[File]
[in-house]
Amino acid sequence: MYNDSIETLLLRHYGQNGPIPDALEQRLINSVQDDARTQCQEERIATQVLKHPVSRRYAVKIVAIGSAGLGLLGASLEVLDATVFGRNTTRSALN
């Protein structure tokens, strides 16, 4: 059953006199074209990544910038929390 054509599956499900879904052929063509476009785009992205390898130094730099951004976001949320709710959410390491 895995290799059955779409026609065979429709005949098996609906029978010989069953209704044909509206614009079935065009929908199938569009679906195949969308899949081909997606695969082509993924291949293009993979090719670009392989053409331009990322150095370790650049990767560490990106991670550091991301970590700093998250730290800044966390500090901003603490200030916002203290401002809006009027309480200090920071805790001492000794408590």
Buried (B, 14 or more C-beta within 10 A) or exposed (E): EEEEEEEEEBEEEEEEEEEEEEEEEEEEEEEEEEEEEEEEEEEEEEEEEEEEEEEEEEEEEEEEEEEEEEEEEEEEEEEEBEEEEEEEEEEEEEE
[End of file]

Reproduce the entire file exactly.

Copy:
[in-house]
Amino acid sequence: MYNDSIETLLLRHYGQNGPIPDALEQRLINSVQDDARTQCQEERIATQVLKHPVSRRYAVKIVAIGSAGLGLLGASLEVLDATVFGRNTTRSALN
């Protein structure tokens, strides 16, 4: 059953006199074209990544910038929390 054509599956499900879904052929063509476009785009992205390898130094730099951004976001949320709710959410390491 895995290799059955779409026609065979429709005949098996609906029978010989069953209704044909509206614009079935065009929908199938569009679906195949969308899949081909997606695969082509993924291949293009993979090719670009392989053409331009990322150095370790650049990767560490990106991670550091991301970590700093998250730290800044966390500090901003603490200030916002203290401002809006009027309480200090920071805790001492000794408590």
Buried (B, 14 or more C-beta within 10 A) or exposed (E): EEEEEEEEEBEEEEEEEEEEEEEEEEEEEEEEEEEEEEEEEEEEEEEEEEEEEEEEEEEEEEEEEEEEEEEEEEEEEEEEBEEEEEEEEEEEEEE